Wood Construction Scales Up

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Wood can be the perfect sustainable material; it sucks up CO2 and once cut, it holds it for the life of the building. Unfortunately in North America it is not used a lot for non-residential buildings and we don't see many offices or schools like they have in Finland. The Eugene H. Kruger building at the University of Laval was designed as an experiment in pushing wood as far as it could go; objectives set for architects Gauthier Gallienne Moisan were to "demonstrate the potential of an all-wood construction in a large scale building " and "to design the University's first building according to the principles of sustainable development."

kruger building laval

Buildings from Quebec never get the exposure that english North American ones do; there is no reason that a firm the size of Gallienne Moisan should have such a lousy website, without any photographs of a building that has been completed for a couple of years, or that the english architectural press would appear to ignore an eighty thousand square foot sustainable wood building, but they do. It is a shame because there is a lot going on here.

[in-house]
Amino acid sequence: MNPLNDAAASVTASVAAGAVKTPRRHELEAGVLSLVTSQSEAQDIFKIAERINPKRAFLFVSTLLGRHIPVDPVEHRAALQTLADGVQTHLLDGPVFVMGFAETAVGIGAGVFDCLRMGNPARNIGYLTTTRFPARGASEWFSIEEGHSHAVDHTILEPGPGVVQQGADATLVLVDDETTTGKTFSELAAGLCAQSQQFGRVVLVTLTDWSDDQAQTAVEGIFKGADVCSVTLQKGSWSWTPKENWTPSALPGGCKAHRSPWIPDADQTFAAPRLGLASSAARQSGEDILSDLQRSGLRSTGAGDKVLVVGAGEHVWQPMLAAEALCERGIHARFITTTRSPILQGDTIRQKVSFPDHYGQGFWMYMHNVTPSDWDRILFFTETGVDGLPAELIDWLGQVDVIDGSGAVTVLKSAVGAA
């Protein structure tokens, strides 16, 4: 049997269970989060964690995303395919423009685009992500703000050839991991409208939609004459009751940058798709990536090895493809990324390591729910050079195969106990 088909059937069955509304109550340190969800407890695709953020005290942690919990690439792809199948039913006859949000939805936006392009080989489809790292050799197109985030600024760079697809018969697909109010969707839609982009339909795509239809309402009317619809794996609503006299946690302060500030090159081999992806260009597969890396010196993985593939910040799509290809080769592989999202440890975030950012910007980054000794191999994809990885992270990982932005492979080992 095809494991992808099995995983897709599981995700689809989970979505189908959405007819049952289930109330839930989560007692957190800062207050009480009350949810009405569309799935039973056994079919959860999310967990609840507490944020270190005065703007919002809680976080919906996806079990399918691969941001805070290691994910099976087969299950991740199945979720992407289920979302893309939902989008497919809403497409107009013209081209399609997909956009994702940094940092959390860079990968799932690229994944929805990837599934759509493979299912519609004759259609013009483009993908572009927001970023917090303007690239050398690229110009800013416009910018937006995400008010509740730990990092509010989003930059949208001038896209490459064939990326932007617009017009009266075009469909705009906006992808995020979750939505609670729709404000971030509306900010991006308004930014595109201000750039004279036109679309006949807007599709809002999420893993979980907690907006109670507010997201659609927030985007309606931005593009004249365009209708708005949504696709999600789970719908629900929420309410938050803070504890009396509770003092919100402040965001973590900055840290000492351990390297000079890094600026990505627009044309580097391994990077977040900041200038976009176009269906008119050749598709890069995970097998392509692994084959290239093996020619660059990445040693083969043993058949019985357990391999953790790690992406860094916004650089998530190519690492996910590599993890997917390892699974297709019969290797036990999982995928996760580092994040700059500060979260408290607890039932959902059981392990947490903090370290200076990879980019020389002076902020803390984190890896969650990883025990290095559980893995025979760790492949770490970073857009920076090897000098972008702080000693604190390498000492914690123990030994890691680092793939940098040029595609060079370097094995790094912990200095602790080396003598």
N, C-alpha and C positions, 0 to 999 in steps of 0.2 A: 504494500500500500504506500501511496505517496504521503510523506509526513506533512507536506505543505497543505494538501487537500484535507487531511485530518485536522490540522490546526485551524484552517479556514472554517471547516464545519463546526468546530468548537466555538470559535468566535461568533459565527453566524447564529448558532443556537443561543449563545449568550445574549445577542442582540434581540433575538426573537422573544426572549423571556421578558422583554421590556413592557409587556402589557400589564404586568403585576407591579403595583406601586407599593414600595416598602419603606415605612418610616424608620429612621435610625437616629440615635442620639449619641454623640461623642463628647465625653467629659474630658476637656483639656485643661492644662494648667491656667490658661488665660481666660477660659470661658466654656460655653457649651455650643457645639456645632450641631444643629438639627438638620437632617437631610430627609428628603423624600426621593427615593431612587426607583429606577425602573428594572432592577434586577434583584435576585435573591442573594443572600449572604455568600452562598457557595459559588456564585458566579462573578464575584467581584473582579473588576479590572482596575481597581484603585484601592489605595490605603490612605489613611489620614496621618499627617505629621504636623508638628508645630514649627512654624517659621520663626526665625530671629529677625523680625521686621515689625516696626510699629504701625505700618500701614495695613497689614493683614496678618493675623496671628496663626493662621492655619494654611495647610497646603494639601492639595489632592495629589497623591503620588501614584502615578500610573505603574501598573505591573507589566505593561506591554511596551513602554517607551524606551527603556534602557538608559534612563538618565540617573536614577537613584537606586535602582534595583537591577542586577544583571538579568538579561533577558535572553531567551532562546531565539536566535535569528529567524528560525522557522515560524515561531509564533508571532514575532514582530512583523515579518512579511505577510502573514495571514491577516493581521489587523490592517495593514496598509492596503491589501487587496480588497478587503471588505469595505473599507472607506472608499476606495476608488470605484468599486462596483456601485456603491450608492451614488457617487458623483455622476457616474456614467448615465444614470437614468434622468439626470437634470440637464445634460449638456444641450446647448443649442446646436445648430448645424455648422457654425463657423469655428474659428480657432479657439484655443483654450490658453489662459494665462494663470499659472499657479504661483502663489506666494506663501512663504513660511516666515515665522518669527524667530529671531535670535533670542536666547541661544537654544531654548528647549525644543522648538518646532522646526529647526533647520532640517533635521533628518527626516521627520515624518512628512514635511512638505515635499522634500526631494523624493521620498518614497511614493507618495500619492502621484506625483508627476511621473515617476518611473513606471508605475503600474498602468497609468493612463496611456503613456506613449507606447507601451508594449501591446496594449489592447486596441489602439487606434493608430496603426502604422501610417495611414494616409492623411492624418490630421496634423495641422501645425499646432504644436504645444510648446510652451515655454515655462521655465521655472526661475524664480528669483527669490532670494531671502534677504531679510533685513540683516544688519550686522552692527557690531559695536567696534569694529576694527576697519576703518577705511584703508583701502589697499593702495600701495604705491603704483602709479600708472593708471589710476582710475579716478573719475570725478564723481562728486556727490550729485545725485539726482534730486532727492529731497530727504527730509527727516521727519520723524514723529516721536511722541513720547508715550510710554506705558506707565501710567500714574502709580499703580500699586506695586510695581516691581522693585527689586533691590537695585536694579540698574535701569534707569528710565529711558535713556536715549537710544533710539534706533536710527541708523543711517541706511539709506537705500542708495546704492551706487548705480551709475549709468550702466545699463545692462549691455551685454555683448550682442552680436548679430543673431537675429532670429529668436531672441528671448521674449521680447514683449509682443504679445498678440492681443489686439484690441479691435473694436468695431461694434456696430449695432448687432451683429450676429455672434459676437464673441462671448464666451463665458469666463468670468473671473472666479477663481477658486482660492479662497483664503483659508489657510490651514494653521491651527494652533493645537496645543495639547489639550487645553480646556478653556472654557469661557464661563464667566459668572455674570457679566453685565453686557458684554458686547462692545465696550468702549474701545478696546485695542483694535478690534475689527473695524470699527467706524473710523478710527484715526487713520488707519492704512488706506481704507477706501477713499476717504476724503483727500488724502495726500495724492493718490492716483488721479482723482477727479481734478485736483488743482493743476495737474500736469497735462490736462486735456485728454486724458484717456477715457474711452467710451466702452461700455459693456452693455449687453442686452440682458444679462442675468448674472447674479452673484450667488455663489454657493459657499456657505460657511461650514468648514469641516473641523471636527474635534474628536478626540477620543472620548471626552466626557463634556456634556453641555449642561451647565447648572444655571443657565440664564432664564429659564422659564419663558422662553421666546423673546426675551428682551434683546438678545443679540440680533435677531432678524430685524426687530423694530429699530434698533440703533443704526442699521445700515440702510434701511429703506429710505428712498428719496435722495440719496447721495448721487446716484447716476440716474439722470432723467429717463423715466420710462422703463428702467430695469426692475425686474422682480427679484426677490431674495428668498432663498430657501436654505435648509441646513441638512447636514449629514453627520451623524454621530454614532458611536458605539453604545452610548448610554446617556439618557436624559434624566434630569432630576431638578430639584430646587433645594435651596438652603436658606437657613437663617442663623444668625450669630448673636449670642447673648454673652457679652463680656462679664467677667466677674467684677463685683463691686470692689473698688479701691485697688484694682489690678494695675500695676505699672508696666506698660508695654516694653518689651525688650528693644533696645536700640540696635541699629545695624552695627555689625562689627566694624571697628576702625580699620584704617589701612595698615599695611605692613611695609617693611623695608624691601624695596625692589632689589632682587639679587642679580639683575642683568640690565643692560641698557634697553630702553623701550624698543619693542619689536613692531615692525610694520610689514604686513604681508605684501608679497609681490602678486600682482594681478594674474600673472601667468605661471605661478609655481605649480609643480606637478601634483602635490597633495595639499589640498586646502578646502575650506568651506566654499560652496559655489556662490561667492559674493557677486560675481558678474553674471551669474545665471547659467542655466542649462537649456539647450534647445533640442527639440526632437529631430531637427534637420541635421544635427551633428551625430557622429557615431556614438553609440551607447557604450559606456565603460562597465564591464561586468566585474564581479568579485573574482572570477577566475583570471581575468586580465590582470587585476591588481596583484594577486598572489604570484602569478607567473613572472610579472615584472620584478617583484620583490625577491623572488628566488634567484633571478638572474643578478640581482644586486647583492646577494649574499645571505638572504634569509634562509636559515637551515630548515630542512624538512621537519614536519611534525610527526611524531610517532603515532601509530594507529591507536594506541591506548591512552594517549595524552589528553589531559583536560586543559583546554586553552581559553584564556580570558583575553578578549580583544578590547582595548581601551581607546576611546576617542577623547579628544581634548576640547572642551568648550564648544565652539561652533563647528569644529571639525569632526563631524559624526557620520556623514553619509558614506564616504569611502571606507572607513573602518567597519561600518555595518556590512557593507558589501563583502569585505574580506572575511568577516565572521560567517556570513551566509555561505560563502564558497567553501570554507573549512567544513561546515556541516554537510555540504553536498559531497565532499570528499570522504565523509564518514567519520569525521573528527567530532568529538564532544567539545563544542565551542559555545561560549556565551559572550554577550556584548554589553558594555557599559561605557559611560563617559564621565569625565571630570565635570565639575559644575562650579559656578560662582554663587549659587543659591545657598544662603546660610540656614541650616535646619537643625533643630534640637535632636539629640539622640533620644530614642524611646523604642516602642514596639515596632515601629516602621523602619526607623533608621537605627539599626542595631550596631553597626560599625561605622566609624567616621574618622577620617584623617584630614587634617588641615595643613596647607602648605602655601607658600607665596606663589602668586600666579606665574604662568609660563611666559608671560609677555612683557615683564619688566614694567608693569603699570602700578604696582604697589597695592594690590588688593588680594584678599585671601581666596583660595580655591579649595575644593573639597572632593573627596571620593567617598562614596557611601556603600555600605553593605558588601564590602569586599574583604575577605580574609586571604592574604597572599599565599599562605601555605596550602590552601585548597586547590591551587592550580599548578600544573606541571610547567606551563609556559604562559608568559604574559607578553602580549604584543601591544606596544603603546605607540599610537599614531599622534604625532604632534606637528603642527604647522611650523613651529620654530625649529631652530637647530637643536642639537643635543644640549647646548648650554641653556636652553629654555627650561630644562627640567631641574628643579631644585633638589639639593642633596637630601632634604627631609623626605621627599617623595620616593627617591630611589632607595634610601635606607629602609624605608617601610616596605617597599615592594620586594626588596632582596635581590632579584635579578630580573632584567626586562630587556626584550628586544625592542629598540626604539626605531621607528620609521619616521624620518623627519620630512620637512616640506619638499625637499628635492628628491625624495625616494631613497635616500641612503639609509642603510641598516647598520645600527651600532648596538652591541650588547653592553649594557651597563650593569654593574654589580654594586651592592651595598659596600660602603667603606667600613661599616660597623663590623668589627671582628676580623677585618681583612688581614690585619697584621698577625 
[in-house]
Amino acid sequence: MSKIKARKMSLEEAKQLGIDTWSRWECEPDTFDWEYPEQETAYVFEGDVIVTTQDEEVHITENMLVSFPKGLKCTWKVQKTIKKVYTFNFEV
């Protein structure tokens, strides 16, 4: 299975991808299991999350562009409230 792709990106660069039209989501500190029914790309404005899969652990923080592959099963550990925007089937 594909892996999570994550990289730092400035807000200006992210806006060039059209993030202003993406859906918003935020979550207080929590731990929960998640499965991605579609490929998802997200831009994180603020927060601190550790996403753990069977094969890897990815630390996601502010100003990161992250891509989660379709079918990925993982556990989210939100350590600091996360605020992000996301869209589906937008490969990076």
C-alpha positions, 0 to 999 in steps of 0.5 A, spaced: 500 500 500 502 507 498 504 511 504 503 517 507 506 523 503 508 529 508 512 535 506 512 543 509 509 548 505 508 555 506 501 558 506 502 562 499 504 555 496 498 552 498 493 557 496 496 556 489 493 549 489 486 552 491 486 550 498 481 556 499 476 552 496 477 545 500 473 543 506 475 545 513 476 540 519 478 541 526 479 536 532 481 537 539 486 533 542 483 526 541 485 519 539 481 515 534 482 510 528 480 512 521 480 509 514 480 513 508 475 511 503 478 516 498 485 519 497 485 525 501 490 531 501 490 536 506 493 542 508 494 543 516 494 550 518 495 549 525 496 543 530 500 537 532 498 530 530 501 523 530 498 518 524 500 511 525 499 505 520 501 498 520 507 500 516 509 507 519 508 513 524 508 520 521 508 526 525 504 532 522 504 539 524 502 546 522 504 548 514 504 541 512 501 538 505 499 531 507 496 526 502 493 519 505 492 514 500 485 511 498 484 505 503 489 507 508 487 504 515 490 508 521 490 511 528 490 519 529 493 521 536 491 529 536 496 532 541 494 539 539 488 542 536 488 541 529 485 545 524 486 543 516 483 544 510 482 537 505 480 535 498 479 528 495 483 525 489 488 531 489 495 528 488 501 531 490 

According to SA&B; Magazine, "the architects developed the following strategies: Firstly, to express the modern technological operation of converting eastern wood to uniform components. Due to the small size of available trees, the raw material is typically reduced to particles, chips and strips, then assembled into manufactured components. The product is therefore more uniform and stable, allowing thinner sections than unprocessed wood."


Because of careful use of "architectural strategies" (form, orientation, materials) the building achieves over 30% reduction in energy consumption; because of its extensive use of wood it results in a 40% reduction in embodied energy, 85% reduction in water pollution and 25% reduction in air pollution.


Eighty thousand square feet of innovative sustainable architecture, glue-lammed from chips and junk wood; it deserves better than scanned pictures and a website where they can't spell their own partner's name right. I hope it gets it.

Pictures from the September issue of ::Sustainable Architecture and Building Magazine, construction photos from ::Goodfellow